It seems like we tend to look at things at an extreme and that’s why our vision is skewed. We’re either focusing only on the short term/temporary effects, i.e. the dow falls drastically = depression, preventing us to realize that we’re still better off than many. Or we try to paint too big of a picture causing us to determine the downfall of the country based only on a few weeks of this month, when the economy might not have failed out yet completely. Plus, I think most of us juxtapose our own financial states with others and think we’re in a bad place altogether when everyone’s financial status is unique to each person.

Shadox October 23, 2008 at 8:59 pm

Maybe I am saying this because I have view the world from the perspective of an executive trying to raise B Series funding for a tech company in Silicon Valley, but let me tell you something: at least my part of the country is in for some serious pain in the coming years.

Unemployment at 6.1%? Don’t believe government statistics for a second. They are notorious for under counting and misrepresenting reality. For example: folks who are under employed (e.g. take a part time consulting gig after losing their job) are considered employed. Folks who have given up on searching for employment because they don’t see any prospects – don’t count as unemployed; there are many other such categories.

I am not saying that the world is falling apart. Not by a long shot. In fact, I am still investing in the stock market and increasing my positions, however, the economic situation is bad. It’s getting worse. And it will get really painful before it gets better.

AmeriGlide October 24, 2008 at 6:36 am

I live in NC and luckily, we have weathered the storm pretty well. We do have a higher than normal unemployment rate, but it is not as bad as other places. The housing market has been pretty solid too, with home values not decreasing terribly either.

@Shadox: Correct me if I am wrong, but it seems like you disagree with the notion that people who have stopped trying to find work being considered ‘unemployed.’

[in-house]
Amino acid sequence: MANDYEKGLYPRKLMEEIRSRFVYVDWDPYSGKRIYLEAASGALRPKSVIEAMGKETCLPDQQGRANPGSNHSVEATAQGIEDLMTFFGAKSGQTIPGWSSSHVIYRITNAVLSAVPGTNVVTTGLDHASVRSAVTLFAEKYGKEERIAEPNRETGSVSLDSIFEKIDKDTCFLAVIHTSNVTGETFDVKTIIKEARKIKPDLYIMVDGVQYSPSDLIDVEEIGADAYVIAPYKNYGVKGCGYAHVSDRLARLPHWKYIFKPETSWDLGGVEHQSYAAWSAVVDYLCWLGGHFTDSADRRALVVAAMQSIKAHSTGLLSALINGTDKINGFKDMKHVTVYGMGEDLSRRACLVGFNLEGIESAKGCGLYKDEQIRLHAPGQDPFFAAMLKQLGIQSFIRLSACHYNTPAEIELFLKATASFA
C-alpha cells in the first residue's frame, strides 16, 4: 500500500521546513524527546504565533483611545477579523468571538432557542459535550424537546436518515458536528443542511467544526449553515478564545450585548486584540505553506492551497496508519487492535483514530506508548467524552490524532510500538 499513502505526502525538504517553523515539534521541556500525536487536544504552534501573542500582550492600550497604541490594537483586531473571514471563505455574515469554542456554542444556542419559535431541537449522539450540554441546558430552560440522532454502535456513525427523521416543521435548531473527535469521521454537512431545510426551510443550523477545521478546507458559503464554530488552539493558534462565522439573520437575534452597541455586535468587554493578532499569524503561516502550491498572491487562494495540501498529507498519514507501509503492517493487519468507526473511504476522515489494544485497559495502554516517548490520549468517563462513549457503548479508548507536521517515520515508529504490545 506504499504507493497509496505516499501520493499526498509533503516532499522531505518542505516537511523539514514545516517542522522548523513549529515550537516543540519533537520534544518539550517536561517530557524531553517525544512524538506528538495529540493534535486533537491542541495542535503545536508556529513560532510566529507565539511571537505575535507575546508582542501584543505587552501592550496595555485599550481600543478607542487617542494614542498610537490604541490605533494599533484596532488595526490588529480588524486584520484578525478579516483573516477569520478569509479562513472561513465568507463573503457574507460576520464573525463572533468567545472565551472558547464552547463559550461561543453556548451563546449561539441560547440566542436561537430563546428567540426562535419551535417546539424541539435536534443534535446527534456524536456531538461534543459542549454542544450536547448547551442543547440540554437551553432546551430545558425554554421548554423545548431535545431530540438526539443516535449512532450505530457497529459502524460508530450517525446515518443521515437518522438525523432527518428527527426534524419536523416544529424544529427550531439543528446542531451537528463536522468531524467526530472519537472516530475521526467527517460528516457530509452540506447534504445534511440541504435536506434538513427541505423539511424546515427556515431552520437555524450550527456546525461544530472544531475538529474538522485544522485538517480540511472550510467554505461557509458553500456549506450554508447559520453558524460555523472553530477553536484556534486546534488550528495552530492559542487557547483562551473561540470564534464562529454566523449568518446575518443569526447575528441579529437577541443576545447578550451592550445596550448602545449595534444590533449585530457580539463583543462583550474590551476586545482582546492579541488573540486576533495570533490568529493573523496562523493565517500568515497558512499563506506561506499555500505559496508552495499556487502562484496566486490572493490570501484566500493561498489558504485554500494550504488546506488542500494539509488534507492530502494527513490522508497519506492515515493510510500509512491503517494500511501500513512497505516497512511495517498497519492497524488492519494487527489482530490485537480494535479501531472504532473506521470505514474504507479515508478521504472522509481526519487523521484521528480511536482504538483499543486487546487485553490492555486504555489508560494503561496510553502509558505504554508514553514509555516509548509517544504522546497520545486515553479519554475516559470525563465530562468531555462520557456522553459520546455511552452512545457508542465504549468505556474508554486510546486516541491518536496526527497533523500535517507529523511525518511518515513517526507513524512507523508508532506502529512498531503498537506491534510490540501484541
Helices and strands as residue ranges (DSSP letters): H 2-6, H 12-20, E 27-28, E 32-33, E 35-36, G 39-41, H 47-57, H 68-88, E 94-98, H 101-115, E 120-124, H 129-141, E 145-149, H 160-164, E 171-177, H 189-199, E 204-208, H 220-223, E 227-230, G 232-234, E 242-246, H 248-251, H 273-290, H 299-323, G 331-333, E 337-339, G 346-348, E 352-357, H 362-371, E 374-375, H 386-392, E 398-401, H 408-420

I would agree with this statement, because there is no reason someone who is physically able to work, should stop trying to find work. You can almost always get a job somewhere, even if it is only something like Burger King, until you find something better. Someone who has given up trying to find work, should not be counted as unemployed.

Niccolo Svengali October 24, 2008 at 10:08 am

We’ll know more in 9 months. What’s happening now is the contraction of the sub-prime balloon, and broker panic.

Jim October 24, 2008 at 2:33 pm

Thanks. Very good point. People are in a panic mode right now and the media is only worsening the situation in general with all the doom and gloom.

Average unemployment levels and positive GDP growth is certainly not even close to depression level situation. We’re not technically in a recession either. It could be what we’re seeing now will lead to a contraction but that remains to be seen.


Jacques Sprenger October 24, 2008 at 4:03 pm

Thank you very much for your kind comments, Sam and YoungMoney, Drew and others. Indeed we have forgotten what this country is really made of, i.e. the pioneer spirit that nowadays is reflected in fantastic inventions that seem to sprout almost every day.
What other country could withstand 2 wars during a recession, and the results of Bush’s 8 years of mismanagement. But that’s the price we pay as a democracy: we don’t elect to smartest people.

Paul October 25, 2008 at 1:29 am

Do you remember the Great Depression from learning American History? In 1932, the Great Depression was sending the world economy into a deep recession, and in the United States, a popular candidate was running for President on the platform that he and government were going to come in and fix things with his “New Deal.” Franklin Delano Roosevelt made good on those promises, and expanded governments’ role in the economy on an unprecedented scale. It worked, in the short term, but long-term effects were far reaching and damaging. There must always be a control in all the regulation to avoid any kind of inevitable problem.